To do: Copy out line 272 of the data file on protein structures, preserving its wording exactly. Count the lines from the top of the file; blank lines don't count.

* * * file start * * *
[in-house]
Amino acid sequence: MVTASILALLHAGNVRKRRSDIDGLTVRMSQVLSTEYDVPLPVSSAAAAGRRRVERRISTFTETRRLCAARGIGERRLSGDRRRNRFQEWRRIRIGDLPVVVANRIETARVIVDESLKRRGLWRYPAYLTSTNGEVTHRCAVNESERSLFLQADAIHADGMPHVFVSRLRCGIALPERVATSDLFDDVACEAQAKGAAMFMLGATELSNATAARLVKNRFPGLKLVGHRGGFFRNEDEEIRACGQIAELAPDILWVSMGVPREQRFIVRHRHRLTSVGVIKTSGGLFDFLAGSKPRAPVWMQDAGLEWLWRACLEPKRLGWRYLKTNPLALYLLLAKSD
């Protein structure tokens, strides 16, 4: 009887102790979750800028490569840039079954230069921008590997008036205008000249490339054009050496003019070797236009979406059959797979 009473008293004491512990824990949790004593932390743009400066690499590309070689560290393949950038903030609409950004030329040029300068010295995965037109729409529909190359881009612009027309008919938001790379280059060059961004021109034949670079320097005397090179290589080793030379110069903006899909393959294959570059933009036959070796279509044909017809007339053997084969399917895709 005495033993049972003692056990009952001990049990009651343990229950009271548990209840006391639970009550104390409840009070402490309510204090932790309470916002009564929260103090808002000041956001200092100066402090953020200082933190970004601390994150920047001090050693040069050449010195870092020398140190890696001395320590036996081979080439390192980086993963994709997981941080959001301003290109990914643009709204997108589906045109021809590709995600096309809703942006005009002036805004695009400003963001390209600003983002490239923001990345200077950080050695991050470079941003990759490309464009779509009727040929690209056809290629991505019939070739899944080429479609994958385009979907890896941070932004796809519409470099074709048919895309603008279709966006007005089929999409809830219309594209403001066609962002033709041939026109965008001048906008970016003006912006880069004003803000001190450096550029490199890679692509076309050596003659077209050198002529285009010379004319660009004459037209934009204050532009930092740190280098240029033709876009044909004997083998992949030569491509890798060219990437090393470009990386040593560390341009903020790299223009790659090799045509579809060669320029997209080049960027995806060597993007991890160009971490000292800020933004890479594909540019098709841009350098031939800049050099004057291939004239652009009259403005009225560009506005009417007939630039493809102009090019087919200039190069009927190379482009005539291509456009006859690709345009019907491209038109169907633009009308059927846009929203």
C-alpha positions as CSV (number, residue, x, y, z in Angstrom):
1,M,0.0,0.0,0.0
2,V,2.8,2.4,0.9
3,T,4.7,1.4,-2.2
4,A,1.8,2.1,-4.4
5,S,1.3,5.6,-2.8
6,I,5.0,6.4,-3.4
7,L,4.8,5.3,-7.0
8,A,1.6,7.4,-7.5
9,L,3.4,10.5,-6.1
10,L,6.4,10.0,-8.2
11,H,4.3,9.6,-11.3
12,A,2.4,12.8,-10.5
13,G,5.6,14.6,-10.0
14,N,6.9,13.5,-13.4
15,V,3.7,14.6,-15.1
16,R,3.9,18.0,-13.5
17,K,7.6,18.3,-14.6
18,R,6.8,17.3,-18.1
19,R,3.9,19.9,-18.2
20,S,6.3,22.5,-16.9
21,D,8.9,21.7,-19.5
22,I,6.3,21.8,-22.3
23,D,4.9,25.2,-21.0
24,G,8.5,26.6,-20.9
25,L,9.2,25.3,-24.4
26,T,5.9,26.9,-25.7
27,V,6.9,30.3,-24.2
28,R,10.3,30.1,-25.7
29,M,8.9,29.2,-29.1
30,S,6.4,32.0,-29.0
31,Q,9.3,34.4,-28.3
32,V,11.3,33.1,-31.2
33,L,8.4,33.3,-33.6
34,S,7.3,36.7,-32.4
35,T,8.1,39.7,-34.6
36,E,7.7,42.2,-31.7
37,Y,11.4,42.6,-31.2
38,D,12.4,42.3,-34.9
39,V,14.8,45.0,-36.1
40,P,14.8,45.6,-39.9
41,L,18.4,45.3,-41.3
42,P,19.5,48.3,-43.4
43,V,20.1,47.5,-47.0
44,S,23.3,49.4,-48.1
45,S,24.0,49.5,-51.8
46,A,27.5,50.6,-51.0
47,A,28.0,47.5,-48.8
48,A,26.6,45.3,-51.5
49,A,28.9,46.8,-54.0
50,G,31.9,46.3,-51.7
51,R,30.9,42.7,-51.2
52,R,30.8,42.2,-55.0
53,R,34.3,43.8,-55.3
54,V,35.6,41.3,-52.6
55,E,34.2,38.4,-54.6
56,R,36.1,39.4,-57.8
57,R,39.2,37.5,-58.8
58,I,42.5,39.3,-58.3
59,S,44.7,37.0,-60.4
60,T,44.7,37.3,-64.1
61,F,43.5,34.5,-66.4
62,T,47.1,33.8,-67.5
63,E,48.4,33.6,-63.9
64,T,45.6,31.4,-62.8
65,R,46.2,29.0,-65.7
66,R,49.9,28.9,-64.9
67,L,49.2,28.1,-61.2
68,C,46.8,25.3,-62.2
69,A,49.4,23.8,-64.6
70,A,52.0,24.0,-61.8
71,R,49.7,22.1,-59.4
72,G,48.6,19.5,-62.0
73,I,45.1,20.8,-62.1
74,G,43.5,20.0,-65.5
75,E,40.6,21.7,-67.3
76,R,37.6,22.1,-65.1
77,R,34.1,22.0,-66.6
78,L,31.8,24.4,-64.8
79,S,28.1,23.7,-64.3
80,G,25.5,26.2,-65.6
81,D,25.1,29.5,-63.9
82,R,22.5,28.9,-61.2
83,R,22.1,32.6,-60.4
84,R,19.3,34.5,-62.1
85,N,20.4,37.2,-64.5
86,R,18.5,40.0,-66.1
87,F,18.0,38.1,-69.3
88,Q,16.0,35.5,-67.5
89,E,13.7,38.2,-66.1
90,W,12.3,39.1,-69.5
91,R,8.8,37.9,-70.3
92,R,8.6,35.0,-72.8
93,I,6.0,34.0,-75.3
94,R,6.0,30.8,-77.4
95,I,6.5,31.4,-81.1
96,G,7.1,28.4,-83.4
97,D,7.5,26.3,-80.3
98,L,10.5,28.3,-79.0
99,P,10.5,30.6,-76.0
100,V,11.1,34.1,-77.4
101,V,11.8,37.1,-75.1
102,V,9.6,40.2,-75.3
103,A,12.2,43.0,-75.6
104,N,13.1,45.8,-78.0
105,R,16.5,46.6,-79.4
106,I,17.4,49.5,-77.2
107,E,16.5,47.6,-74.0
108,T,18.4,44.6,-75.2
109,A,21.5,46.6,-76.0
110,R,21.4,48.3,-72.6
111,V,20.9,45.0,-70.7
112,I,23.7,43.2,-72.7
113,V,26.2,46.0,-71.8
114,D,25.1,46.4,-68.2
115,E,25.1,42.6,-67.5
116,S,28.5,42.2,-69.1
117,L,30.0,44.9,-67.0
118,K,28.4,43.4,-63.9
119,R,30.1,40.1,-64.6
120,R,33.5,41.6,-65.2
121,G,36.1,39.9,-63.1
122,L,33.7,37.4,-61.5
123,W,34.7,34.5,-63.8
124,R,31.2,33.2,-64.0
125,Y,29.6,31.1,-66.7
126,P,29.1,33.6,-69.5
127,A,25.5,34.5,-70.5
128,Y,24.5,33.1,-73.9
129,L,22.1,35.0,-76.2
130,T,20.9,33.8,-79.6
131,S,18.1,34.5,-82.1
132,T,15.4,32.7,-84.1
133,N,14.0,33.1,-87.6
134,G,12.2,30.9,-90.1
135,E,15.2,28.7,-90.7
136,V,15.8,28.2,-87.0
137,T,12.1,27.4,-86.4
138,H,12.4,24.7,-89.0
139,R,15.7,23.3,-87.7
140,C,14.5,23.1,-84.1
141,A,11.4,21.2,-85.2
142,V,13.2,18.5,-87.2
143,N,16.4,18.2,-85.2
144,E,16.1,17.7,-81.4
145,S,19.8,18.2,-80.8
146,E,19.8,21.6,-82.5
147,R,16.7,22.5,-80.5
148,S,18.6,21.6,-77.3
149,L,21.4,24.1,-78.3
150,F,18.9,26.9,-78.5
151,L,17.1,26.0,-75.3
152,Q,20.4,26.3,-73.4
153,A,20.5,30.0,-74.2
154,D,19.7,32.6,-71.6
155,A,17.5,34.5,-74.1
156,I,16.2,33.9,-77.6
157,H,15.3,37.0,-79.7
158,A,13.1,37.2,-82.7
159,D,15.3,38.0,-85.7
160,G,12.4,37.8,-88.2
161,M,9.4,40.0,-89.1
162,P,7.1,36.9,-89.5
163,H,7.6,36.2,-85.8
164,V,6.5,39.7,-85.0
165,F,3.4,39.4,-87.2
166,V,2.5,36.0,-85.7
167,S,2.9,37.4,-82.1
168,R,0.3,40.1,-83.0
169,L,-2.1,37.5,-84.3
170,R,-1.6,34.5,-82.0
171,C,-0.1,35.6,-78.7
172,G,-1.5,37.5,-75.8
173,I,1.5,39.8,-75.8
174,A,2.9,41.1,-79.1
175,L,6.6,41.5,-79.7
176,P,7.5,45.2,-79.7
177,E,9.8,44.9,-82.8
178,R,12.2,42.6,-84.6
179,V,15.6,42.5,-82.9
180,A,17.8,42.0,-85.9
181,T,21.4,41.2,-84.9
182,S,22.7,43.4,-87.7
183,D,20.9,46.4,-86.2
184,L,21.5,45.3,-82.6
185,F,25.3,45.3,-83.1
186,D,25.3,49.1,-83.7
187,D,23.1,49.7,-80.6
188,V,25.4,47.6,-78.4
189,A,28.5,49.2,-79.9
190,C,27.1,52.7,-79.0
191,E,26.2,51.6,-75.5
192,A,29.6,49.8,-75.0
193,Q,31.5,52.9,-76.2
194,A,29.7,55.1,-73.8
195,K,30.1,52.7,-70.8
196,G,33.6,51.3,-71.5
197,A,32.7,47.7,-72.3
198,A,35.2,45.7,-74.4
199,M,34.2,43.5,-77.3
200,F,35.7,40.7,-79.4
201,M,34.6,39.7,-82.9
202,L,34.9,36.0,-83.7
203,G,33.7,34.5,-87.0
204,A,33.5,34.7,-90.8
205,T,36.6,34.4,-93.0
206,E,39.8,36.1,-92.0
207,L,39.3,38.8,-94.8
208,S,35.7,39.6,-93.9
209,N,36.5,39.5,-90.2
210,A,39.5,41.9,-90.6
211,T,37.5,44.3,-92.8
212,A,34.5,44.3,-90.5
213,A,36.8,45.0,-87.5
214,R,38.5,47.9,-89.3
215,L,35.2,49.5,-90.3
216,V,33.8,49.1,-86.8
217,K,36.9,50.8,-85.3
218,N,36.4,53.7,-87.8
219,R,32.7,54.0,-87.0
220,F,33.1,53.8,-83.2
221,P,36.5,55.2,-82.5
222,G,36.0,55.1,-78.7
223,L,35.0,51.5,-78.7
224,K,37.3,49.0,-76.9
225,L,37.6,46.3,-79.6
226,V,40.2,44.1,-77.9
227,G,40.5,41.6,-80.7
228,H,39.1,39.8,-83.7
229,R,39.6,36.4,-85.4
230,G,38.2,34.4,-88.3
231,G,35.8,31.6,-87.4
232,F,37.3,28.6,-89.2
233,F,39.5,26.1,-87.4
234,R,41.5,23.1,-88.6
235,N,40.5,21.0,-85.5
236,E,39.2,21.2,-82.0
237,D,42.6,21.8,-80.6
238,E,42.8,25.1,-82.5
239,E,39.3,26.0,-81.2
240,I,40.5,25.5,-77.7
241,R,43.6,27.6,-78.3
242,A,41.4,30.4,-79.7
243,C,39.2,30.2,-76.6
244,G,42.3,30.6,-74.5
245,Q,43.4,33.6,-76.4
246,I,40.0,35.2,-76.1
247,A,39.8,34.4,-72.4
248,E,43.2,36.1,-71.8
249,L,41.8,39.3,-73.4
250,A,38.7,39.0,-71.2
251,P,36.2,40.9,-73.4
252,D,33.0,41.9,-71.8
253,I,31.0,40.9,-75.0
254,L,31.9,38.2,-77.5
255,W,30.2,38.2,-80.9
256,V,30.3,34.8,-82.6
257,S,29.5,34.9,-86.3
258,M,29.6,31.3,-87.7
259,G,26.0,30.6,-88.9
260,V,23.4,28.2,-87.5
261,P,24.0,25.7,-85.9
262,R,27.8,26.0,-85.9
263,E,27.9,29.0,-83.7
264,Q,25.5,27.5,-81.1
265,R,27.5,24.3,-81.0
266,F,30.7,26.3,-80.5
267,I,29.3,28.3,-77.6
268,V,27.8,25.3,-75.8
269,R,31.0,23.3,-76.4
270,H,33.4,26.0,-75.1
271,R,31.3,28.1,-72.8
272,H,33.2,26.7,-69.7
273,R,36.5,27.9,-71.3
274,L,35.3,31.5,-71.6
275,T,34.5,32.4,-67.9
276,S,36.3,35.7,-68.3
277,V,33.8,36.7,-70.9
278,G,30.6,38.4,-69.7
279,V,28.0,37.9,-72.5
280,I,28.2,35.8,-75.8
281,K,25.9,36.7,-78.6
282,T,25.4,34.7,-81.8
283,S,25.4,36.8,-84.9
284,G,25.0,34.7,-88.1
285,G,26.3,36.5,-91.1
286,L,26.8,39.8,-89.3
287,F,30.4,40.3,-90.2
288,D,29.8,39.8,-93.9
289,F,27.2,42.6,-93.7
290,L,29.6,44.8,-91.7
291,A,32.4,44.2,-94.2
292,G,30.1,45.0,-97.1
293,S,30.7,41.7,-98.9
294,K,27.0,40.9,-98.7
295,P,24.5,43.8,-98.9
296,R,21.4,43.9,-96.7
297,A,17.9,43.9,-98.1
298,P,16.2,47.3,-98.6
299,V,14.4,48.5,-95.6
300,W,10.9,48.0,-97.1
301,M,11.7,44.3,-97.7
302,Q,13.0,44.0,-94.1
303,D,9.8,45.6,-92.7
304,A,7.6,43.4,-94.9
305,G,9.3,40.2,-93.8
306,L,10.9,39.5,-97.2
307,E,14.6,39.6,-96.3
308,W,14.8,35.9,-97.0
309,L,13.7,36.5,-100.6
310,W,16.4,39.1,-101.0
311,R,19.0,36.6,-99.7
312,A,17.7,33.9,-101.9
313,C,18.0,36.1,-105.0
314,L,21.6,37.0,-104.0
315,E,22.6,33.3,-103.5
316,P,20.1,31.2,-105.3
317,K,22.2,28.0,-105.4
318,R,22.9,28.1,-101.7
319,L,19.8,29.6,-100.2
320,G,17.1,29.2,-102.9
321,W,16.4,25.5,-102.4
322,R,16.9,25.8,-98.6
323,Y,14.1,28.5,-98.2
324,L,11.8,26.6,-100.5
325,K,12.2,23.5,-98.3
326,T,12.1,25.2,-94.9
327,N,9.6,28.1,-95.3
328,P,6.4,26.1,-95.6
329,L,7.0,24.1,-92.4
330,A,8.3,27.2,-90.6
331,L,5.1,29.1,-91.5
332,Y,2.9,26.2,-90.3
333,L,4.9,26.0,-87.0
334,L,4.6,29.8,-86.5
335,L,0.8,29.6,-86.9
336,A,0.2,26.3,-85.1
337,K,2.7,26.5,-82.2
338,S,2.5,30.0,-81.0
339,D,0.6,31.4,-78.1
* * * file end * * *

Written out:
268,V,27.8,25.3,-75.8